Humanitarian Networks and Partnership Week 2018

5-9 February 2018

Consultative Group Plenary Session

UN-CMCoord CG Report

Summary Report of UN-CMCoord Consultations Feb 2018 1.0.pdf


Agenda UN-CMCoord CG Plenary 1.0.pdf

UN-CMCoord Thematic Sessions

Combatants and Fighters in Civil-Military Coordination

6 February

Key outcomes: 

Next steps to implementing solutions identified during the panel: 

Those recommendations are consistent with the December 2017 OCHA HoO workshop that highlighted the need for guidance on engagement with non-state armed groups. The dialogue with all parties to influence the behavior of combatants / fighters is also regularly reiterated by the USG/ERC. 

Safeguarding Humanitarian Action in “Danger Zones”

6 February

Key outcomes: 

Next steps to implementing solutions identified during the panel: 

Inter-Network Day: Periphery of Humanitarian Civil-Military Coordination 

7 February

Key outcomes: 

Next step to implementing solutions: 

Summary video message

Photos reporting on key findings of the groups of participants 

Military Medical Teams and EMT Standards

8 February

Key outcomes: 

Next steps to implementing solutions identified during the panel: 

It was concluded that the use of Emergency Medical Team Standards by military medical teams is essential and should apply to all. This was in line with the key points raised at the Asia Pacific Regional Consultative Group session on: 

The EMTCC concept as part of and under the leadership of the Ministry of Health worked well in the Philippines, Nepal, Vanuatu and Fiji, amongst others. Collaboration should be in dialogue, not in isolation. We need to train more together to mutually learn between civilian and military teams. The session should be implemented again in 2019.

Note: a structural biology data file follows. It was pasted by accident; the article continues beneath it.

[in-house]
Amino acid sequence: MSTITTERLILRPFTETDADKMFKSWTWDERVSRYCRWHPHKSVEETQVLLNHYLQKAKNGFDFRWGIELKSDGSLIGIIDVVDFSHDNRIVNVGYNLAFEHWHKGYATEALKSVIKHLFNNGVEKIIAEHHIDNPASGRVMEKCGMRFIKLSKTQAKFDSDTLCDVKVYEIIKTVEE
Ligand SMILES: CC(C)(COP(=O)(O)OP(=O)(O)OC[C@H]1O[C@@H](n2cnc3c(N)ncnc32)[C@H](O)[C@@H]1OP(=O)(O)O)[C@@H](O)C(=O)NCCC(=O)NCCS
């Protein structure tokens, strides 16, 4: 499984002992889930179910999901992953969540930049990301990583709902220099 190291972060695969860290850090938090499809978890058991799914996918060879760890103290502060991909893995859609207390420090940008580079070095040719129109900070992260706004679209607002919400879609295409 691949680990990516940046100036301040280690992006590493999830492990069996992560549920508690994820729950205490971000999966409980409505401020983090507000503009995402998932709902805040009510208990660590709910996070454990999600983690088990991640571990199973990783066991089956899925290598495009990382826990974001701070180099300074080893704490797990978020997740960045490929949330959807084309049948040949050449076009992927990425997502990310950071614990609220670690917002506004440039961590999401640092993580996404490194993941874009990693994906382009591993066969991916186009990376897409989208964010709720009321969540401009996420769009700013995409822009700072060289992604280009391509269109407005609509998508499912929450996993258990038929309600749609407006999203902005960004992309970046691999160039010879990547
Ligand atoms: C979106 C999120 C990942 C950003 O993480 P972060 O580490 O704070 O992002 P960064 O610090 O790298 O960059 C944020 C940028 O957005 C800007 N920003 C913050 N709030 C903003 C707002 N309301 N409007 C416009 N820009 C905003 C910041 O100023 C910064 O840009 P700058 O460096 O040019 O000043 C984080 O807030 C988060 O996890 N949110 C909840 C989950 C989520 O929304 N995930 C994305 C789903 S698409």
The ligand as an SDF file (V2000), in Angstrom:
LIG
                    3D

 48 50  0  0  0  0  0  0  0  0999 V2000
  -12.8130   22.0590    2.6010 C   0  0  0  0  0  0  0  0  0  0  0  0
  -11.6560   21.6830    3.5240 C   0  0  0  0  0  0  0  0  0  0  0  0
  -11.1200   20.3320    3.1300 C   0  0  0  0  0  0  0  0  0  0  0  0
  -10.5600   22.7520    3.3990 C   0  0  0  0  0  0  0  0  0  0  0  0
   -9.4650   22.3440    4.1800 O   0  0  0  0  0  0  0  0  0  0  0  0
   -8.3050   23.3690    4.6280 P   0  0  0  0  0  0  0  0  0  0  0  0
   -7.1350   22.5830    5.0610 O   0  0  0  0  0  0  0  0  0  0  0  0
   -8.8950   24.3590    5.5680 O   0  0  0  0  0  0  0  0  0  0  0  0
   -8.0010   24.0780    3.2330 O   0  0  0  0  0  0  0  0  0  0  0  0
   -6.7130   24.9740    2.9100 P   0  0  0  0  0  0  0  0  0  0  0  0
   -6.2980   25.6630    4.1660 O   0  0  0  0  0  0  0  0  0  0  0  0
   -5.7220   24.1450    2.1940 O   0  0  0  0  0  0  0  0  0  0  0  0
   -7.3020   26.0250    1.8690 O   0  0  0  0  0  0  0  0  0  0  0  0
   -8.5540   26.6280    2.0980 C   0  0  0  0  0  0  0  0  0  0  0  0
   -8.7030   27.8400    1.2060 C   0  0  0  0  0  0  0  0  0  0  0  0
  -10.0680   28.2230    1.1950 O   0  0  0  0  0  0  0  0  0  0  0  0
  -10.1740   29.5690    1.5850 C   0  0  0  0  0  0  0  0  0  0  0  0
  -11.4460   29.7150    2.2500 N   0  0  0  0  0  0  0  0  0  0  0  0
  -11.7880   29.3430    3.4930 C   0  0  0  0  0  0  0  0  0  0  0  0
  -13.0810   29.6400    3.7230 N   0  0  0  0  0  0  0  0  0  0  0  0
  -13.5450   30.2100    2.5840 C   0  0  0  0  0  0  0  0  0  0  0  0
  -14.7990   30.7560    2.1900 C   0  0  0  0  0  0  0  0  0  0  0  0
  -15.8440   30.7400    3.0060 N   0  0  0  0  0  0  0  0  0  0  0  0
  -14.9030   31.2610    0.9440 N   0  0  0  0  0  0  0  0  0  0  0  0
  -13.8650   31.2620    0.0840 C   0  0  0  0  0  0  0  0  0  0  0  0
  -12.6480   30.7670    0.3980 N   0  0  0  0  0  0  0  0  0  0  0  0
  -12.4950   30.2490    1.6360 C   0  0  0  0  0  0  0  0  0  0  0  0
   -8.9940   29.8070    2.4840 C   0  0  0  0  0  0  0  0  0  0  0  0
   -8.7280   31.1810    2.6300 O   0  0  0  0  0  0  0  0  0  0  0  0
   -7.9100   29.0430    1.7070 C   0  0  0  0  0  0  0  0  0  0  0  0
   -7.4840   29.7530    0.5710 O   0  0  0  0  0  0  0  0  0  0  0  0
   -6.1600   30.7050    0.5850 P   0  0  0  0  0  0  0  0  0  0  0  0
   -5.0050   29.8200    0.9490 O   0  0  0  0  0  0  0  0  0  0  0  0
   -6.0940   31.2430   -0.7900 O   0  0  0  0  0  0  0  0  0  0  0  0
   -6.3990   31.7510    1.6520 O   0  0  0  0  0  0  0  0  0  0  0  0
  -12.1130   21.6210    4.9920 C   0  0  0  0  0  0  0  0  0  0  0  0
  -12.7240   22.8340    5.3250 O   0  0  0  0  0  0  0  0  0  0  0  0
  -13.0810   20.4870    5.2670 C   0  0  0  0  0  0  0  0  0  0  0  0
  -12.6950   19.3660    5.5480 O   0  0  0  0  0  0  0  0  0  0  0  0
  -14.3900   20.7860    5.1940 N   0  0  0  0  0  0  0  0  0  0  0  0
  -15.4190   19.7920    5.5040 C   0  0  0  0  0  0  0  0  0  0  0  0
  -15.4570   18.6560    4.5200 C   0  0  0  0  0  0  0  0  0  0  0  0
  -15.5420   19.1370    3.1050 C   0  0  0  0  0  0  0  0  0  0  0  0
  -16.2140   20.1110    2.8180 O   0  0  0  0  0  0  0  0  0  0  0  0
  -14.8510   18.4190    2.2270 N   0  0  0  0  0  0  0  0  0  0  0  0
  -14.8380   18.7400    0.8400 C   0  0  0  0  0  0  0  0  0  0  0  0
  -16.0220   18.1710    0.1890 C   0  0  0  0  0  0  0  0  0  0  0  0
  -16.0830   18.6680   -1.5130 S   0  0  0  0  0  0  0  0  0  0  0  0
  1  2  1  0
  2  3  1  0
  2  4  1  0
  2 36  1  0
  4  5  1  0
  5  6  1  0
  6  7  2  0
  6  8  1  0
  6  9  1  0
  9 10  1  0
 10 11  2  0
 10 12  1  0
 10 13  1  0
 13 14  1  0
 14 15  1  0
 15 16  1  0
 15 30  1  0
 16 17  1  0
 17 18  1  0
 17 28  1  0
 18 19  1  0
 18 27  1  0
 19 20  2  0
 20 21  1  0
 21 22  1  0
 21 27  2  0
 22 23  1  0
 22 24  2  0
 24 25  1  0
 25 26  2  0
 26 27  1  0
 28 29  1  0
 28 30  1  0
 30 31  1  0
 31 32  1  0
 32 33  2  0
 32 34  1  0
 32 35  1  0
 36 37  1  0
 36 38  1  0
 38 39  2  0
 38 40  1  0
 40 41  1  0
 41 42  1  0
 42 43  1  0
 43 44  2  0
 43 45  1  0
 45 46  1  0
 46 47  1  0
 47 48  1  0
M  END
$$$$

Peacekeeping Pre-Deployment Training and Humanitarian Civil-Military Coordination

Exhibition Area

Experience shows that the earlier we engage in pre-deployment training efforts the more of an impact we can have for smooth cooperation on the ground in peace operations. This led to the joint project between OCHA and the London School of Economics (LSE). With support by the LSE, OCHA is conducting a mapping of peacekeeping training centres and their pre-deployment training efforts, in close cooperation with the UN Department of Peacekeeping Operations (DPKO).

The aim is to learn what exists in terms of training courses and curricula. The first step was to do a desk review. The LSE team collected information of 68 countries, 123 training centres and 315 training courses in one consolidated matrix. On this basis, OCHA and the LSE are having conversations with the top 12 Troop and Police Contributing Countries to UN peace operations, to learn in more details about the programmes offered to peacekeepers. 

The final report at the end of March will offer a consolidated perspective and some recommendations on the way forward, with the objective for OCHA to be able to develop a meaningful strategy for engagement with peacekeeping training centres.

 International Conference Center (CICG), Geneva